A recent study found that tooth whitening products, which are based on hydrogen peroxide, may damage the toothache (the middle layer of the tooth wall that is located directly below the port).
Although dental associations, such as the American Dental Association (ADA), warn of the dangers of tooth whitening products, they are looking at temporary damage to gums or tooth allergies, which may be eliminated once dental candidiasis has been discontinued. While other associations may see such products as safe and effective.
Studies on the effect of water on oxygen on teeth have focused on its effect on the port layer, the external layer that protects the tooth, but researchers in the current study focused on the effect of water oxygen on the ivory, the layer formed for most wall age.
The researchers used dipped teeth and treated them using oxygen-containing bleaching strips and according to the manufacturer’s instructions, ie, they left the strips on the teeth for an hour, and the teeth were immersed in artificial saliva during that period. The teeth were then washed for one hour.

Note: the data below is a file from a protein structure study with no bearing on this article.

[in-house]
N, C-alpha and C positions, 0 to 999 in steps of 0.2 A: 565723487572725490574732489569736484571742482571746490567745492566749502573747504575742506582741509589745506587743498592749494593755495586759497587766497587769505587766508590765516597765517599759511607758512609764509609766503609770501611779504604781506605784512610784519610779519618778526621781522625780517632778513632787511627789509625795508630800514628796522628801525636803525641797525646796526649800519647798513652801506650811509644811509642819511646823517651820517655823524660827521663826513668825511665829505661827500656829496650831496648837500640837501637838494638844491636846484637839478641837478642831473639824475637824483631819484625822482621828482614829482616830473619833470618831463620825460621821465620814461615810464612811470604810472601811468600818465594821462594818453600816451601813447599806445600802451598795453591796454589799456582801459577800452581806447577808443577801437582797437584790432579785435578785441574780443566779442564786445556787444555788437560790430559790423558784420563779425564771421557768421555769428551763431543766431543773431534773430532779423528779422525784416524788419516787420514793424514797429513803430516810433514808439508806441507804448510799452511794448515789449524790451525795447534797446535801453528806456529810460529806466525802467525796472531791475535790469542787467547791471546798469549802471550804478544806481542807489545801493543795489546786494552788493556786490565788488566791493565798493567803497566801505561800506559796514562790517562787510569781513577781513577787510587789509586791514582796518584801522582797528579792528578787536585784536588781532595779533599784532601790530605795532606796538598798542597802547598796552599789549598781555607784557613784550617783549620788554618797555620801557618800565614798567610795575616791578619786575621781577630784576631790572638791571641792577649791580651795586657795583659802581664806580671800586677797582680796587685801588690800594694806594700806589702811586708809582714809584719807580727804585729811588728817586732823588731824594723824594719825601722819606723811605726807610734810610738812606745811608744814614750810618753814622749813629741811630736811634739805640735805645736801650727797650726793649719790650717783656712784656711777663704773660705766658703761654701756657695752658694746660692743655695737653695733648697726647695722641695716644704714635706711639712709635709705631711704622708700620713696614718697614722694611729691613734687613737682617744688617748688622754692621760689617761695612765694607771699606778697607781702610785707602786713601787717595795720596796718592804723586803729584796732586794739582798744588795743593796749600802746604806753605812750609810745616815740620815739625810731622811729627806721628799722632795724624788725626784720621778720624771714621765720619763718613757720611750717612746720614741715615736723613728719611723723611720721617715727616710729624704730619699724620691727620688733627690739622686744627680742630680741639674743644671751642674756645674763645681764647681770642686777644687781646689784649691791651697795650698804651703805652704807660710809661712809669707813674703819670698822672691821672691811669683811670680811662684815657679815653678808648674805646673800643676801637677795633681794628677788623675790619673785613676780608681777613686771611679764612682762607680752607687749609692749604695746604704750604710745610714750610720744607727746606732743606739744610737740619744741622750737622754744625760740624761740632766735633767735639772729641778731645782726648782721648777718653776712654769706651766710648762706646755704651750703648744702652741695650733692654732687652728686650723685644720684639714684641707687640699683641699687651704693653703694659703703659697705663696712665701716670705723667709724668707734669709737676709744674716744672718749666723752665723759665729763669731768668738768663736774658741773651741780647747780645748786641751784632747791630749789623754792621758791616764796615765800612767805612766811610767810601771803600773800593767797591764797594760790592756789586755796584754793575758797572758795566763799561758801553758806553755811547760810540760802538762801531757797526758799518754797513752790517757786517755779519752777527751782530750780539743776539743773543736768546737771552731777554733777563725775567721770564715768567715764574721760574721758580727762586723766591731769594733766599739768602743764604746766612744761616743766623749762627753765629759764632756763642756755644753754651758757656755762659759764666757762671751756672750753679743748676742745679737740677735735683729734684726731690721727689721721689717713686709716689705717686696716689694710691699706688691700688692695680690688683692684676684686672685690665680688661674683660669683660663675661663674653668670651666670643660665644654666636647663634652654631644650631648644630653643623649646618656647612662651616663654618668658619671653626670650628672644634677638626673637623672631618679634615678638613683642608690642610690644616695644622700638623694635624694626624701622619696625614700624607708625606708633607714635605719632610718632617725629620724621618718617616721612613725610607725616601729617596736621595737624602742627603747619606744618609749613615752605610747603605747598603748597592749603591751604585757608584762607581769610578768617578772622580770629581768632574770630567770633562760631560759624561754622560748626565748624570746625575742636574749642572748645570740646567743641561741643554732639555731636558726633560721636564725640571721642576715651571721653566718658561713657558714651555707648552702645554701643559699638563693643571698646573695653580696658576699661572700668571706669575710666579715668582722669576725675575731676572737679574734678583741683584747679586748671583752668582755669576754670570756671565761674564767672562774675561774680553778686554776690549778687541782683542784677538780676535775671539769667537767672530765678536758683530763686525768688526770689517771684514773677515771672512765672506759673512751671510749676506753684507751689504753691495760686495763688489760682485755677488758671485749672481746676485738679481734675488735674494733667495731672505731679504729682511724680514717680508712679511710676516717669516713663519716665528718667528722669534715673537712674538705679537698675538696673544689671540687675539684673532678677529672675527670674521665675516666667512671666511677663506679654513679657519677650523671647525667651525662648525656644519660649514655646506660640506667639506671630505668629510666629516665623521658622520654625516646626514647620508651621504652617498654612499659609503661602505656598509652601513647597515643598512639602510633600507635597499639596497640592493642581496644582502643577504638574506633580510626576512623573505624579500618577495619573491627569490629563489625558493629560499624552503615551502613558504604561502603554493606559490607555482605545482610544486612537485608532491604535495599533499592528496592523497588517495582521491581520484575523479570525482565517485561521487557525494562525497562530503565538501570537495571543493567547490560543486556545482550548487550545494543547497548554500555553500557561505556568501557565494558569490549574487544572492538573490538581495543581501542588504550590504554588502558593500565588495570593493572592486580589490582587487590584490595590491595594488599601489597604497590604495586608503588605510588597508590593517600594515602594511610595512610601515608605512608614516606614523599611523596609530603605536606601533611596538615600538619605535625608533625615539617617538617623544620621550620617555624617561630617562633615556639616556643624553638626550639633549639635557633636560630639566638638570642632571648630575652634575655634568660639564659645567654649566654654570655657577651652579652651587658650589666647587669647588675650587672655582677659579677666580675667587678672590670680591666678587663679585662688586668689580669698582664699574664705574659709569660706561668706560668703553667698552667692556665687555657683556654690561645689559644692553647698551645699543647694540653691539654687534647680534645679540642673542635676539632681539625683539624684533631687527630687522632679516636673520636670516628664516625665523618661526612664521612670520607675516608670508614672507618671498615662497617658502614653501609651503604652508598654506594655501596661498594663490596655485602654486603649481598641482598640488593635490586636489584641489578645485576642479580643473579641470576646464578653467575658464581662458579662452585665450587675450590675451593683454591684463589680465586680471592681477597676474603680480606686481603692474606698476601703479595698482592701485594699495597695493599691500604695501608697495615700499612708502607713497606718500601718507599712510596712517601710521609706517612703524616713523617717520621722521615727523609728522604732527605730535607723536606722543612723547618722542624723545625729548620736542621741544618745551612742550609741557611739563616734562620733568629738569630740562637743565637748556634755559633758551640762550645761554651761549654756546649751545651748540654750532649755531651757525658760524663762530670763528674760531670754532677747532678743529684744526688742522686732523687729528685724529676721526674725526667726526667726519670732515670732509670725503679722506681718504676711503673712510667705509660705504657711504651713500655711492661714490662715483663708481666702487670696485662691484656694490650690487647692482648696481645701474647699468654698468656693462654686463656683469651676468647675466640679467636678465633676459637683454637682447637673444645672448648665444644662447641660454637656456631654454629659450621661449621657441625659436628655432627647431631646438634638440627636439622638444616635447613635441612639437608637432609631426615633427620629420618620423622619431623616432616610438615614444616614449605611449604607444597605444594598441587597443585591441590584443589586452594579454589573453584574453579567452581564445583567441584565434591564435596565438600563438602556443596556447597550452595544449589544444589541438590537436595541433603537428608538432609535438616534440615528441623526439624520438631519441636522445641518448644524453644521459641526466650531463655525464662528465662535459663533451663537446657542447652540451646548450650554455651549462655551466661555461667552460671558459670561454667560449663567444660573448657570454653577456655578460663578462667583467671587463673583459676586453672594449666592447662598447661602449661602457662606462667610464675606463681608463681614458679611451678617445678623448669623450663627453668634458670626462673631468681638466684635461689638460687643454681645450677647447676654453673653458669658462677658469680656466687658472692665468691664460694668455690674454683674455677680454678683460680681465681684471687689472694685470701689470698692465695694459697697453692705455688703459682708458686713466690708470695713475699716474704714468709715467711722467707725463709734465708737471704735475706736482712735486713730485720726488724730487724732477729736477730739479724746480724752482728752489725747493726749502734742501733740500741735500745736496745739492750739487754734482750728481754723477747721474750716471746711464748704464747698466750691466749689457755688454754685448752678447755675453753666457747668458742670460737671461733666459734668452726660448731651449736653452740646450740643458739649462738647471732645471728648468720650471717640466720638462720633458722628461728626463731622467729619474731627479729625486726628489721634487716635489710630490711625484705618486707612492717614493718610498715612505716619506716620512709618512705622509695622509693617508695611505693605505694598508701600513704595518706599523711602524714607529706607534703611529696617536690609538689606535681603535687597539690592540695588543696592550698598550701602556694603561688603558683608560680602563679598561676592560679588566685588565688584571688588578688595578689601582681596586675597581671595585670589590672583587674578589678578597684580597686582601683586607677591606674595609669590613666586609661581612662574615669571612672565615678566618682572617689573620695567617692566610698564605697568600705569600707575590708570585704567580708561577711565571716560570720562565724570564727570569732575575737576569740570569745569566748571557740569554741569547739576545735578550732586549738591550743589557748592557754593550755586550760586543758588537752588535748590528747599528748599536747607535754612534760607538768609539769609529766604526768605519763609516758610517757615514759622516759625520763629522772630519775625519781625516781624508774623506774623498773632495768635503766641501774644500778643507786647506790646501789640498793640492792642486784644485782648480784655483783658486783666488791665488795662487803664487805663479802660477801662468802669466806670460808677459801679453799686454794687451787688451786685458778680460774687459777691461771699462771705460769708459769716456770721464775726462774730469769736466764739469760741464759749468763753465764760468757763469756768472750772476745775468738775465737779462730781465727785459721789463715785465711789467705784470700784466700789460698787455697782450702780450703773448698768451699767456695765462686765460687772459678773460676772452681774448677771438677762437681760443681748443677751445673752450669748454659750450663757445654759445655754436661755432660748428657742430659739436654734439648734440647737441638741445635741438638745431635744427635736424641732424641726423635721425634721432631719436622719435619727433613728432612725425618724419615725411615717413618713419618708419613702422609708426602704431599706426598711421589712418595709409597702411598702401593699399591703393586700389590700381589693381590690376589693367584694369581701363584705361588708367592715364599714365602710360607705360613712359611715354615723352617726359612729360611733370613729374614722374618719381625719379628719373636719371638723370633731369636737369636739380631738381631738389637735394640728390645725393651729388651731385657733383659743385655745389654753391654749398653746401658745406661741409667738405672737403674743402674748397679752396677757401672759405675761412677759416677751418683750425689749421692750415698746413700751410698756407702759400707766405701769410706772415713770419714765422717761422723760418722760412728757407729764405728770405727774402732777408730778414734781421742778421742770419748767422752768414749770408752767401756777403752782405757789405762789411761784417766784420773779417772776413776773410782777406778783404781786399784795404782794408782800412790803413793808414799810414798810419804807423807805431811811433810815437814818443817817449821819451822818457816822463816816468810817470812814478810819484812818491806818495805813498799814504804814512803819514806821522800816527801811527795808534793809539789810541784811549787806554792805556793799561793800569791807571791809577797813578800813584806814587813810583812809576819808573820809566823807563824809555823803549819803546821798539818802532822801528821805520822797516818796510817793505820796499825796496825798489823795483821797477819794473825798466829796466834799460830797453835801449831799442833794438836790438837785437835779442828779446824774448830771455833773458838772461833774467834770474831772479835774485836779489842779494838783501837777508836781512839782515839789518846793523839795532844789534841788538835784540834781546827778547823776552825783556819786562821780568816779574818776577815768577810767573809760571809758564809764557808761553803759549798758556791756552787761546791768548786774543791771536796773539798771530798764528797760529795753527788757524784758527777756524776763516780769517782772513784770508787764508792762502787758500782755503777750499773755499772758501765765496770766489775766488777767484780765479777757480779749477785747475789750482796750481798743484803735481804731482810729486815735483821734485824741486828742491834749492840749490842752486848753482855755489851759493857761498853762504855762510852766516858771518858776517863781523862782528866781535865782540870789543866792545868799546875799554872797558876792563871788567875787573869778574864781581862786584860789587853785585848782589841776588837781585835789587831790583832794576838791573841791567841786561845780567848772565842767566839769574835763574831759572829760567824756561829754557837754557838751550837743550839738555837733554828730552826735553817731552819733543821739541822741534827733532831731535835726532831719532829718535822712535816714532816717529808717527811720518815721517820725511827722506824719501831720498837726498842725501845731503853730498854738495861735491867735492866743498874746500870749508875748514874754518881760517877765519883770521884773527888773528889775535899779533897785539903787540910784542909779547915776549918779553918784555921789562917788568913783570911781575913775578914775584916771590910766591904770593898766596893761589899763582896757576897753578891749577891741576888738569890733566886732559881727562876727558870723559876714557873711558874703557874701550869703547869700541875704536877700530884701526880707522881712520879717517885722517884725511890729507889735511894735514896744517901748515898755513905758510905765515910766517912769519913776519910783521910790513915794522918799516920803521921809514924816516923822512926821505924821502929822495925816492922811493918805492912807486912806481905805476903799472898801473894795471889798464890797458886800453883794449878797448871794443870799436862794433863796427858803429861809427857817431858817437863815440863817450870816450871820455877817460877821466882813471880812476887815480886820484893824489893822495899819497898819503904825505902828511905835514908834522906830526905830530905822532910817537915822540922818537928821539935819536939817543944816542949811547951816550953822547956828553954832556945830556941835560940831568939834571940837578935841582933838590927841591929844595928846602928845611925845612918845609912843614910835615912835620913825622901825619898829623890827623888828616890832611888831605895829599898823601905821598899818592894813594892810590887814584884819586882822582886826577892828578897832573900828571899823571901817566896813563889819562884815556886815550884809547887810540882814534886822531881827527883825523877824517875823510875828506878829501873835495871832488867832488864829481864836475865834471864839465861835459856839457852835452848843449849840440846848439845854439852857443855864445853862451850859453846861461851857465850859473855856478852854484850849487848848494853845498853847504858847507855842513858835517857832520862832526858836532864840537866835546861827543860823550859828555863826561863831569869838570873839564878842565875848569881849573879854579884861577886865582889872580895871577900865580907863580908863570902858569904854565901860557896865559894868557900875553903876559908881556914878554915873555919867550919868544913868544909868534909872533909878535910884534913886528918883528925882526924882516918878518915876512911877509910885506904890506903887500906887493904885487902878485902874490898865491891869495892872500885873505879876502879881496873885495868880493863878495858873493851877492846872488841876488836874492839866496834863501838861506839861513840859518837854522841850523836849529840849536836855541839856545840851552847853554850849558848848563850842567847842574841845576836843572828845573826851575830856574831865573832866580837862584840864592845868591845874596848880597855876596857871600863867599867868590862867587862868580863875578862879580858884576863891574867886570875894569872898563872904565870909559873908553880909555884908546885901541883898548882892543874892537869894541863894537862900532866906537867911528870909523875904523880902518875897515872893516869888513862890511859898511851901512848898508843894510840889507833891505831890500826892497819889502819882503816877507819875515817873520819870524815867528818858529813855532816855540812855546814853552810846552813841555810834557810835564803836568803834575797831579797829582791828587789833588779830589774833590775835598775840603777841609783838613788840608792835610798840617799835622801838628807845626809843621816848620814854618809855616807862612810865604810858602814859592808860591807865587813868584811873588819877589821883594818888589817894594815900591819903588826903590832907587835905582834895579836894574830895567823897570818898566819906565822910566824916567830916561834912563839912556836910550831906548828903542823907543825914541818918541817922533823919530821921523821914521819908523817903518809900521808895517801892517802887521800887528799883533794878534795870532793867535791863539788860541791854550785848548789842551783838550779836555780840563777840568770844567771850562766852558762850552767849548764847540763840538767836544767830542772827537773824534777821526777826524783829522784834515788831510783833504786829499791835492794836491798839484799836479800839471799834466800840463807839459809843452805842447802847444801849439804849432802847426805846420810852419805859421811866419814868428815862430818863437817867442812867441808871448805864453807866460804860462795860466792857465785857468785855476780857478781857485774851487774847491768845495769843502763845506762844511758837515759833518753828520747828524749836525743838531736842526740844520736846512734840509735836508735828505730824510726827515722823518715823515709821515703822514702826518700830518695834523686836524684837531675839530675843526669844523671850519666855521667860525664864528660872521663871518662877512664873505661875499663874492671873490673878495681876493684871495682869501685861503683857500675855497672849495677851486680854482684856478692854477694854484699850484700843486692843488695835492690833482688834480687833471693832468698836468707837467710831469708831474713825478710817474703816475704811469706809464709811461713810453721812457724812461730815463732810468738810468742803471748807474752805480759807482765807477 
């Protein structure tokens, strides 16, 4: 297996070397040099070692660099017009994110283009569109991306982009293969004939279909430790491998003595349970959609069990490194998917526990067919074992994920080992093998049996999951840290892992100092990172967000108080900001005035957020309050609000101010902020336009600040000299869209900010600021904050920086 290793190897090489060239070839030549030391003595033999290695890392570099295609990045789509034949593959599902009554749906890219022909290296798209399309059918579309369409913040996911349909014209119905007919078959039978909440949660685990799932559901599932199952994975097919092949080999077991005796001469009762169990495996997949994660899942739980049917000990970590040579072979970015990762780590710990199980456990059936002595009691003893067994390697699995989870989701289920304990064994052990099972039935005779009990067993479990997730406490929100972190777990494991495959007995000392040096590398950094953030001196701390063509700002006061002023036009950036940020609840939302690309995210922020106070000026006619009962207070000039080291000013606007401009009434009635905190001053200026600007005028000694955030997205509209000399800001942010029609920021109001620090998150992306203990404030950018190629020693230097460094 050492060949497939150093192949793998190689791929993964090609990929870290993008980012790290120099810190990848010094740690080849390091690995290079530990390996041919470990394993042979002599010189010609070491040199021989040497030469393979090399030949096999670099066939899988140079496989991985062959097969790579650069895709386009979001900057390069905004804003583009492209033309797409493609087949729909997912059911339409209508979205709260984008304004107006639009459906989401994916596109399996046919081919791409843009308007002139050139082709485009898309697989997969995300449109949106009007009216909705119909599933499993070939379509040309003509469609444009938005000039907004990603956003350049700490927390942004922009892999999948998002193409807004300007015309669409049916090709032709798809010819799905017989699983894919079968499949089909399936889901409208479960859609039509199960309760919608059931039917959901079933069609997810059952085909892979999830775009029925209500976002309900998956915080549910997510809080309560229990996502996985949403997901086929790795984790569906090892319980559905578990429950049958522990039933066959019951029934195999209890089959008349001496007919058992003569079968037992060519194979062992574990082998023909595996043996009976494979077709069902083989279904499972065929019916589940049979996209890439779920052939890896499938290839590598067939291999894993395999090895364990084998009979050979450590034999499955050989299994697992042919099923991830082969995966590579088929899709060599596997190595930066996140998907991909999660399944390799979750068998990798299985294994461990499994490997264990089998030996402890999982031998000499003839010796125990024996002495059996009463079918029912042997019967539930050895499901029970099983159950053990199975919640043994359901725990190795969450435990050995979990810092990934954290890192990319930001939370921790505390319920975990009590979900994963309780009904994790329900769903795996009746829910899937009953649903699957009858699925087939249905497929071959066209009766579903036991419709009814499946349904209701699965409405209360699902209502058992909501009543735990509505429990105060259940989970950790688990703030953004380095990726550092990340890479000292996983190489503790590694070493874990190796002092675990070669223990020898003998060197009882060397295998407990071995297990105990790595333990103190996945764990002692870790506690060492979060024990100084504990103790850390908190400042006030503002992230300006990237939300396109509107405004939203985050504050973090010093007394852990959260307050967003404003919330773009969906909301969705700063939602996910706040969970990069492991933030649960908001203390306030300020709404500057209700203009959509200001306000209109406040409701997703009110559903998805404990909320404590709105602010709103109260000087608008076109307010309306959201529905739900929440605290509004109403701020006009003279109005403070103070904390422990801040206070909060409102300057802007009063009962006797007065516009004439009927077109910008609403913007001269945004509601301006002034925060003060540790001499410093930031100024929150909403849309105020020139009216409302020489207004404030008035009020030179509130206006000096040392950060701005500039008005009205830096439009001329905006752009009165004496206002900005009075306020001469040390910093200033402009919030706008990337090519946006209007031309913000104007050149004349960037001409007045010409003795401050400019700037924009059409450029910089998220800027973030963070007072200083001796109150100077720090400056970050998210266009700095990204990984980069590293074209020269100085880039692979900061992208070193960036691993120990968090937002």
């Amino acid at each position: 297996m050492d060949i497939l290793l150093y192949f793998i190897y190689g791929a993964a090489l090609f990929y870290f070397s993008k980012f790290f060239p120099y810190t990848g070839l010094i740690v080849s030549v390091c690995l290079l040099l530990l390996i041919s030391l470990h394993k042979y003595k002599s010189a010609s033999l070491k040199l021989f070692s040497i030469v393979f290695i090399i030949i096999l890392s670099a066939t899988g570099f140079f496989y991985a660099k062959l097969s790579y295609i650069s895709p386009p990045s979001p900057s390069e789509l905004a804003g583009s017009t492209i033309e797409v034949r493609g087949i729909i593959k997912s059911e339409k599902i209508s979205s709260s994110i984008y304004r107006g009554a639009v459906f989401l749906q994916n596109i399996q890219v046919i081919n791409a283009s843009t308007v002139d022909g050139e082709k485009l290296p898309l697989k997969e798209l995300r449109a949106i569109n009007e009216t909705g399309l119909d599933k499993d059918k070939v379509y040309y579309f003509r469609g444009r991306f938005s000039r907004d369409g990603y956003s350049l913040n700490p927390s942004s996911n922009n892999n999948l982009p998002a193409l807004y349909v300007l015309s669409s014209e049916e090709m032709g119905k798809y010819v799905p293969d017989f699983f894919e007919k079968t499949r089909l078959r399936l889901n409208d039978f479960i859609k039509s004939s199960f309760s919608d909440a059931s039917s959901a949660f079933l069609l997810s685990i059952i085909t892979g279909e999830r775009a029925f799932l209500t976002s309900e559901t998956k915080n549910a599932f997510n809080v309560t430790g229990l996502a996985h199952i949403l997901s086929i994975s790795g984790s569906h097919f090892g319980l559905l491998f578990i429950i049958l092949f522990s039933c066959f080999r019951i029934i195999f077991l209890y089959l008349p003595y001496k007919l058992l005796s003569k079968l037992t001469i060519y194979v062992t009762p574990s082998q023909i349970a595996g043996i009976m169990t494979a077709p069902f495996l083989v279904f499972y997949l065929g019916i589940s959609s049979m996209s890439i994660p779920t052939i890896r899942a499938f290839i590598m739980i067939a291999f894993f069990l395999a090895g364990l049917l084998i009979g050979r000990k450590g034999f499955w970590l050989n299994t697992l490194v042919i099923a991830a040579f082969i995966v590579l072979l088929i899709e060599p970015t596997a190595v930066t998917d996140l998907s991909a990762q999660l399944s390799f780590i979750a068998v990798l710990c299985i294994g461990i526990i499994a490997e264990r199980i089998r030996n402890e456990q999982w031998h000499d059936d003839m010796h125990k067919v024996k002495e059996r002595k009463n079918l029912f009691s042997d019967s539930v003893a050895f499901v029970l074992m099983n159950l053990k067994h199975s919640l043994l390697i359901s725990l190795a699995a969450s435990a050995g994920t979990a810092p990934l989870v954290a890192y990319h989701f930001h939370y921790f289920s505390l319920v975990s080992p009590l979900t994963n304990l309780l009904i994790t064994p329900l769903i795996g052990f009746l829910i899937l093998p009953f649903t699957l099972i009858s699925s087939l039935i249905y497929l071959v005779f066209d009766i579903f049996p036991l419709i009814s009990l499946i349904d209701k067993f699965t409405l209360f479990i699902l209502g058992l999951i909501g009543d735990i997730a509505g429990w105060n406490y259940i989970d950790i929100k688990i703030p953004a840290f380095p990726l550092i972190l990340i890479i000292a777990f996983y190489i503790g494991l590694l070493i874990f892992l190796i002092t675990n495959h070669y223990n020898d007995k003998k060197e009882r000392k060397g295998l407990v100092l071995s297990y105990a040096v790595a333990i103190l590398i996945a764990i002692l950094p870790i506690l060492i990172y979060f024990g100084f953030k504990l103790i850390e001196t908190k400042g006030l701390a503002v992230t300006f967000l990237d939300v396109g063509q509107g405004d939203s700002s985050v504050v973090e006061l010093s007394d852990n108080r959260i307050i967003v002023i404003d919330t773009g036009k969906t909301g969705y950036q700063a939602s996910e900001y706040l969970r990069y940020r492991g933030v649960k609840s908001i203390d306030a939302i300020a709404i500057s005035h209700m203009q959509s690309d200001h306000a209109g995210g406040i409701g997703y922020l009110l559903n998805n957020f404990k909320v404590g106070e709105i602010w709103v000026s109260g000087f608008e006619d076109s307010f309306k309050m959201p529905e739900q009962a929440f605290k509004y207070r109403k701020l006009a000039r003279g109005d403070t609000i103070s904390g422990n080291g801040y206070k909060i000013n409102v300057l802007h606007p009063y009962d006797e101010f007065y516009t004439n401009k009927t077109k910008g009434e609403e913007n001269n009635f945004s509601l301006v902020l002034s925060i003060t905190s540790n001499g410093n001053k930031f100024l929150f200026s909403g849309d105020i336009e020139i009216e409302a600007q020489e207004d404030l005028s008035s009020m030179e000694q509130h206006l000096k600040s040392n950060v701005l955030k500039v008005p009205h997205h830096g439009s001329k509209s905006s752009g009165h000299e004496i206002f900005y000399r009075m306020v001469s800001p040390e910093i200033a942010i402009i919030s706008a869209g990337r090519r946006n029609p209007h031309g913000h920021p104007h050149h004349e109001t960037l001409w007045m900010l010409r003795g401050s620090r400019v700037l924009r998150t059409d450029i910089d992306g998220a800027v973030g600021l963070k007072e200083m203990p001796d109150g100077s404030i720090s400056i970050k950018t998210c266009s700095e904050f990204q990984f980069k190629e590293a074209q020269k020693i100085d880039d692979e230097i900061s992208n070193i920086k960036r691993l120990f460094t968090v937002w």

The researchers then extracted collagen fibers and other proteins and measured their levels, and compared those ratios with a group of non-bleached teeth.
The researchers found that levels of collagen fibers and other non-collagen proteins were reduced further after each use of teeth whitening tapes.
Although the collagen fibers may be slowly replaced by the dental pulp, the teeth that have been treated with pulmonary removal can not recover the missing collagen fibers. Slow recovery of collagen fibers may not be as rapid as the damage caused by age.
The researchers recommend avoiding tooth whitening unless there is a real problem. Human teeth vary in color exactly as they do in their skin colors, and the color of the teeth alone is not proof of their health or lack thereof.
The results of the study were presented at the annual meeting of the American Society of Biochemistry and Molecular Biology. It is known that the results of the studies presented in the meetings and scientific forums remain preliminary until published in a scientific journal Court.